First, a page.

When corporate change agents are perceived as an invading cancer and rejected, there is no popular uprising to counter that force, unlike in the Mideast. The role of social media within an organization as a tool for constructive change and transformation has yet to evolve – but it will.
The highly immersive, intellectually stimulating and emotionally overwhelming TED Conference began yesterday. For the past 17 years TED has been one of my most valuable annual opportunities to withdraw from day-to-day pressures and realities and open my mind, heart and gut to a universe of new stimuli. It's a particularly relevant time for the TED experience. The past few weeks have bubbled-over with signs of change: the Mideast upheaval; the Midwestern states' labor confrontations; the firing of Jack Griffin by Time Inc and the return of Randall Rothenberg to the IAB; the departure of Carolyn Everson from Microsoft to Facebook; the take-over (finally) of NBCU by Comcast; the Groupon decision to reject $6 billion. The Twitterati are aflutter with commentary on the role of change agents, whether the agent is a single executive or the totality of social media.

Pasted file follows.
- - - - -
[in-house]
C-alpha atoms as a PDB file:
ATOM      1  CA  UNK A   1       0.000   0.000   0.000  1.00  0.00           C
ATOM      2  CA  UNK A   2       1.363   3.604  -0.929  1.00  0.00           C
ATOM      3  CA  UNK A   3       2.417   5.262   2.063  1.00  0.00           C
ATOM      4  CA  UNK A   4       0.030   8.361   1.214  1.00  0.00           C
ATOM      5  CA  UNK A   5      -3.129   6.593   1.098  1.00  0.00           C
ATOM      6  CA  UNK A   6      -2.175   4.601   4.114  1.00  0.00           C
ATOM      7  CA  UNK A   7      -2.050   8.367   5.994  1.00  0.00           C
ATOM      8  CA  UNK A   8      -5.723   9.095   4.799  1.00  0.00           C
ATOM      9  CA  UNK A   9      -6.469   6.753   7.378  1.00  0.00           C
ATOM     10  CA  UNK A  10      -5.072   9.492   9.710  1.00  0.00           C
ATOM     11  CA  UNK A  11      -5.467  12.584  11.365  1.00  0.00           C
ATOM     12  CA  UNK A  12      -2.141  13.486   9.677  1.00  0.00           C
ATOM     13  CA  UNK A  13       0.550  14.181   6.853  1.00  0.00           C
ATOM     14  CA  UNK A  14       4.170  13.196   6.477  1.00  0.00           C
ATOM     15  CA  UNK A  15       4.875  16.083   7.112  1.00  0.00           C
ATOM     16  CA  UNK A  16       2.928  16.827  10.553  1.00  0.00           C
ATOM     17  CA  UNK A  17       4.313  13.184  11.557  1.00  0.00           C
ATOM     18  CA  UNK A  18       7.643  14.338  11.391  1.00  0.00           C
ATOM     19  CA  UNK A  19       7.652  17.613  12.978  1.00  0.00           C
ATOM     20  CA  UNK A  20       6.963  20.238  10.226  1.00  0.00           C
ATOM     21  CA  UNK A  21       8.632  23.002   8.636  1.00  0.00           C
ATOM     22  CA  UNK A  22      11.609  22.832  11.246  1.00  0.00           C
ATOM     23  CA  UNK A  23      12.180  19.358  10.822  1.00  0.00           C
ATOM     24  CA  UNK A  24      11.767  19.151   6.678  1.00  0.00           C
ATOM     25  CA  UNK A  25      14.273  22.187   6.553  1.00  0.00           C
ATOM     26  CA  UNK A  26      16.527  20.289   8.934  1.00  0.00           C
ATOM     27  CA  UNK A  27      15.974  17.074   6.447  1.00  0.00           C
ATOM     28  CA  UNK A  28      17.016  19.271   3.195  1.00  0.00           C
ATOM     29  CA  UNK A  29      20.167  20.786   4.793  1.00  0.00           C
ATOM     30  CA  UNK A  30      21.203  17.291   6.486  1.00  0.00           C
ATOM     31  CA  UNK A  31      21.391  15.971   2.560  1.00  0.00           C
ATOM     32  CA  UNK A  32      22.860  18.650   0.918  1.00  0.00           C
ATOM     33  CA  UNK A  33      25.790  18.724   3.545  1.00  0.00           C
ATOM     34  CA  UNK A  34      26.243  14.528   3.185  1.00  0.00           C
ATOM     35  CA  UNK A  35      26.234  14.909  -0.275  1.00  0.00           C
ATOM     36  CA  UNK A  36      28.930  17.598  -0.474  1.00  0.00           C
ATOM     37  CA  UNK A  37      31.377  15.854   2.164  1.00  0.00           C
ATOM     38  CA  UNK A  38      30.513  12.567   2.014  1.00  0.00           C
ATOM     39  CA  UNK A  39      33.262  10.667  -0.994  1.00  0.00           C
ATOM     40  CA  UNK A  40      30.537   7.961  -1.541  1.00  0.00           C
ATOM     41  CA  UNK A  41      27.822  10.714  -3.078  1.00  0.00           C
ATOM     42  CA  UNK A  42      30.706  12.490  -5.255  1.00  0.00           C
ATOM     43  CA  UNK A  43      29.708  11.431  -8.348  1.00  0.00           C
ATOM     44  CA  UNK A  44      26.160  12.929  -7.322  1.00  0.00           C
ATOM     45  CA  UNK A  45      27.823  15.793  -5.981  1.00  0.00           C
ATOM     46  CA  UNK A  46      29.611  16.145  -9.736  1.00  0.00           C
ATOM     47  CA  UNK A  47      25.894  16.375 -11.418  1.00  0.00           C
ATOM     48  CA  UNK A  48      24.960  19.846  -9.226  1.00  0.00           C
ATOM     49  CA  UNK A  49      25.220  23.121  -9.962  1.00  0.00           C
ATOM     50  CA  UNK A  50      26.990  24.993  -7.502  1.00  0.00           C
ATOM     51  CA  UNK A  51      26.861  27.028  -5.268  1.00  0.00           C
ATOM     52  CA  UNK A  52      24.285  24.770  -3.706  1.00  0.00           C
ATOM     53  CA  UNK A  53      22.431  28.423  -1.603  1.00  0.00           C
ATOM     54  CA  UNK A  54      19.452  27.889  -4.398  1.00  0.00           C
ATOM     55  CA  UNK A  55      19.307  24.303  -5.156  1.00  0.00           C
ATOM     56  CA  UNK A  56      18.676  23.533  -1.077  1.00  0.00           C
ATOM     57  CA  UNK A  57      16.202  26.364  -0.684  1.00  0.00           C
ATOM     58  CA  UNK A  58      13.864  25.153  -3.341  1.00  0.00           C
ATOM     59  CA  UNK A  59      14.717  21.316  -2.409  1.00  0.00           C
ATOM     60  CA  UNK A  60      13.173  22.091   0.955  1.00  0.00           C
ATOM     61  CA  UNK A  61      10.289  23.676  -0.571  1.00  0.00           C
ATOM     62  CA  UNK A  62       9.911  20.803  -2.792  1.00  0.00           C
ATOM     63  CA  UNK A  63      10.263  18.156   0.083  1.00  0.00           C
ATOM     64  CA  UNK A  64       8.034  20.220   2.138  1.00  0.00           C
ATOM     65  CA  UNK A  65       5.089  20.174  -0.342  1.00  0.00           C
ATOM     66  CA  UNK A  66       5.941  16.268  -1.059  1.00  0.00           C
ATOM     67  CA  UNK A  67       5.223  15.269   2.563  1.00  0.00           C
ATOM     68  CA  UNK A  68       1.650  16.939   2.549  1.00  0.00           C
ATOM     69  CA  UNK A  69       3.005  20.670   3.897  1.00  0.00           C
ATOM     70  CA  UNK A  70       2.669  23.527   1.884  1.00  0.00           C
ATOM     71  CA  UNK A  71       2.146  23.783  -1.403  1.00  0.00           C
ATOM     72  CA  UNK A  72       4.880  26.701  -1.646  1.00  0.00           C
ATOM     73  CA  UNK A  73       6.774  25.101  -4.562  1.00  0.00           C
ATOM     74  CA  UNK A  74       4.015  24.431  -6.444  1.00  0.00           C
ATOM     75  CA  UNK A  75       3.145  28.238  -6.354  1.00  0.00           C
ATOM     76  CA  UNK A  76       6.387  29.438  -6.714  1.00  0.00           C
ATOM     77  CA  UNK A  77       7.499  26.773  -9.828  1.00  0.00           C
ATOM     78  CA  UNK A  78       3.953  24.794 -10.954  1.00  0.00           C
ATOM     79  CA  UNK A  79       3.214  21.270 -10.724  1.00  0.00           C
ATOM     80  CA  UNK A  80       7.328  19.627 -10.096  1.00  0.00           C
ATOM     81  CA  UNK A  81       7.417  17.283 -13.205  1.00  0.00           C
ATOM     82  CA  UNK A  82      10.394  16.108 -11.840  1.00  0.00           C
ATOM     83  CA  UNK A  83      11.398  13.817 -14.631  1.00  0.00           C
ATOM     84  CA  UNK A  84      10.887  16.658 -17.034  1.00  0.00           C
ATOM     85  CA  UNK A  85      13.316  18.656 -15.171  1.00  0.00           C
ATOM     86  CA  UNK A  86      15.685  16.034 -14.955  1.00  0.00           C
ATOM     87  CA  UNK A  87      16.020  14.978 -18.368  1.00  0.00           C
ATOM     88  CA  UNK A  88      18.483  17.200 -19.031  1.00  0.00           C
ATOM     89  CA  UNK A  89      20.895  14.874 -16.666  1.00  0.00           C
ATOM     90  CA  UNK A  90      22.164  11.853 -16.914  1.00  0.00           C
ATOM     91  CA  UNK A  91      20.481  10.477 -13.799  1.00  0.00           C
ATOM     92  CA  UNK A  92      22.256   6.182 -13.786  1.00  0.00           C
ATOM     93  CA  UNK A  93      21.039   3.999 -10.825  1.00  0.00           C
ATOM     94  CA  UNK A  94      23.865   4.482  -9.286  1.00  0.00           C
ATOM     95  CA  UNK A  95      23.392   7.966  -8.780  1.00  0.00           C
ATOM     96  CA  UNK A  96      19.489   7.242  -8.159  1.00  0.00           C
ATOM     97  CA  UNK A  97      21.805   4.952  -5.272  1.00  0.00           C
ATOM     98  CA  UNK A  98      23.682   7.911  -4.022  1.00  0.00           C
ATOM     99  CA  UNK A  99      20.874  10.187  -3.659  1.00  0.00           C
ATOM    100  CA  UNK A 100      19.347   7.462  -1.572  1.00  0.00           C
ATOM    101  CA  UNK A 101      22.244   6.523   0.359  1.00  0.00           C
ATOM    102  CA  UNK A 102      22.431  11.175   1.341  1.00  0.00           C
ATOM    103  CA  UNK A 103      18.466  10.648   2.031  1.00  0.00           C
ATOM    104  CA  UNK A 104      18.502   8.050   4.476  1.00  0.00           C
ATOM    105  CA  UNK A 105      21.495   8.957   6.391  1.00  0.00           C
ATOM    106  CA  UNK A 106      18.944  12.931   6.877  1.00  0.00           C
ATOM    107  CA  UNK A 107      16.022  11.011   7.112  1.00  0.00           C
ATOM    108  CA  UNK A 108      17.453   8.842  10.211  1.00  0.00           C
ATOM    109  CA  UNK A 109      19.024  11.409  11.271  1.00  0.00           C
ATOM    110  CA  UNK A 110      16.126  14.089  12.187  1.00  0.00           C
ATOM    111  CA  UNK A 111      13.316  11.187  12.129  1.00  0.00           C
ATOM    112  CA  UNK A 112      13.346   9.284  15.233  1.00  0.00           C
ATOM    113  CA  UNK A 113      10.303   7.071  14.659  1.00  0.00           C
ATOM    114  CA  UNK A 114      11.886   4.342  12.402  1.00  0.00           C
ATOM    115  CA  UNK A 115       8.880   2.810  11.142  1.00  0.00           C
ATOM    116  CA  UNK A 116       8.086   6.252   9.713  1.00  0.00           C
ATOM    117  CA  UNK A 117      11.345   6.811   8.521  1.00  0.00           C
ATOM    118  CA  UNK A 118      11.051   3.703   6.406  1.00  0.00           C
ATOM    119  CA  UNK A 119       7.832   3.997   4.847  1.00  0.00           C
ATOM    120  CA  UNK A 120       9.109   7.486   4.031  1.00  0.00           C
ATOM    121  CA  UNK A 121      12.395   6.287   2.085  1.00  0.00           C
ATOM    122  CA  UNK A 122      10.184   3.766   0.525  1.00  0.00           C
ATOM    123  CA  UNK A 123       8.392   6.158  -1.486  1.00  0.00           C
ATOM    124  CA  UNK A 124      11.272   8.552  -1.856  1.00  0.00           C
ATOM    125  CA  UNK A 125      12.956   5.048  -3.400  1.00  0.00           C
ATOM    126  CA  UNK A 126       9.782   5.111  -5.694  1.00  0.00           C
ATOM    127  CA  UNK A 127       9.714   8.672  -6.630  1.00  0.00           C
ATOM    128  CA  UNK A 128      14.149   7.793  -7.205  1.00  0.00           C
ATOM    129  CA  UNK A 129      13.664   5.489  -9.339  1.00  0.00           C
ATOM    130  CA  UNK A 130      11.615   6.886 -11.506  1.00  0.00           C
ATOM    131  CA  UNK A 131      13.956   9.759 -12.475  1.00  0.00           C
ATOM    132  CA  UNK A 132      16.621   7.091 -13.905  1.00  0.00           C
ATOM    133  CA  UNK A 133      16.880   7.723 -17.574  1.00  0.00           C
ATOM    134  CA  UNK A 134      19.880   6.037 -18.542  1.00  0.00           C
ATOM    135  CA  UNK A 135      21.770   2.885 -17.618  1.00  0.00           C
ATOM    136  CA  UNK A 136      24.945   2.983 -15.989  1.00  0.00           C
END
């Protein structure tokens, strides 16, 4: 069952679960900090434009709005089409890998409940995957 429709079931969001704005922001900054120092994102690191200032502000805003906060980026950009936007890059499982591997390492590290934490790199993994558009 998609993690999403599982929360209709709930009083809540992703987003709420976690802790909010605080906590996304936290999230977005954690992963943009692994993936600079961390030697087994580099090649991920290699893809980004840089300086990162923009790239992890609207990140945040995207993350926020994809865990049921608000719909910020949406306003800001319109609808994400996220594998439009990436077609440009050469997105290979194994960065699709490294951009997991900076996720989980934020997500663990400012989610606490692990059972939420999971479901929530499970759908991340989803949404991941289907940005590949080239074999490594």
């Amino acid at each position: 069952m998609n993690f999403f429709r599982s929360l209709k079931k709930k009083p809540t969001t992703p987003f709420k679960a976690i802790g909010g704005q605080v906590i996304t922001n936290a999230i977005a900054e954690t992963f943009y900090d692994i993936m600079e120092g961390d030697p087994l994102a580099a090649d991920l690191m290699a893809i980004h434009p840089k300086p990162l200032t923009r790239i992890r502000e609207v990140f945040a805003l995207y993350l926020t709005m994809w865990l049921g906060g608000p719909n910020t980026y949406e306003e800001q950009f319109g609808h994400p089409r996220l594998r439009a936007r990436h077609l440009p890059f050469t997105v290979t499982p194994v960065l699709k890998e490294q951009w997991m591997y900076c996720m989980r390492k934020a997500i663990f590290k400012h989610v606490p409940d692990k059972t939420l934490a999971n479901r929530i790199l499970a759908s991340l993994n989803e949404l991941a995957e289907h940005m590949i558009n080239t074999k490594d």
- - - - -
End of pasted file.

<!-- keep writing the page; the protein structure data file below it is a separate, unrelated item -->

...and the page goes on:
My colleague Walter Sabo has shared here valuable insights about how change agents can successfully inspire change and why they so often fail. Several years ago, I eliminated any reference to "change agent" from my bio, even though it had been a core part of my identity since my early days at ABC Radio and CBS Television. I prefer to be recognized as a media economist -- one who studies and reports on the production, distribution and consumption of media. I now consider myself an advocate for stability, by providing the economic framework for change that embraces the future and empowers those who lead organizations into the future, while valuing and honoring those who support and maintain legacy systems and revenues.
The role and goal of the change agent is to disrupt the organization, its traditional business models and its legacy structural silos and management layers. As I wrote here last week, traditional infrastructures and the status quo remain the dominant forces within governments, companies and even families. Individual therapy often requires the destruction of engrained beliefs and behavior before new behaviors and belief systems can be introduced.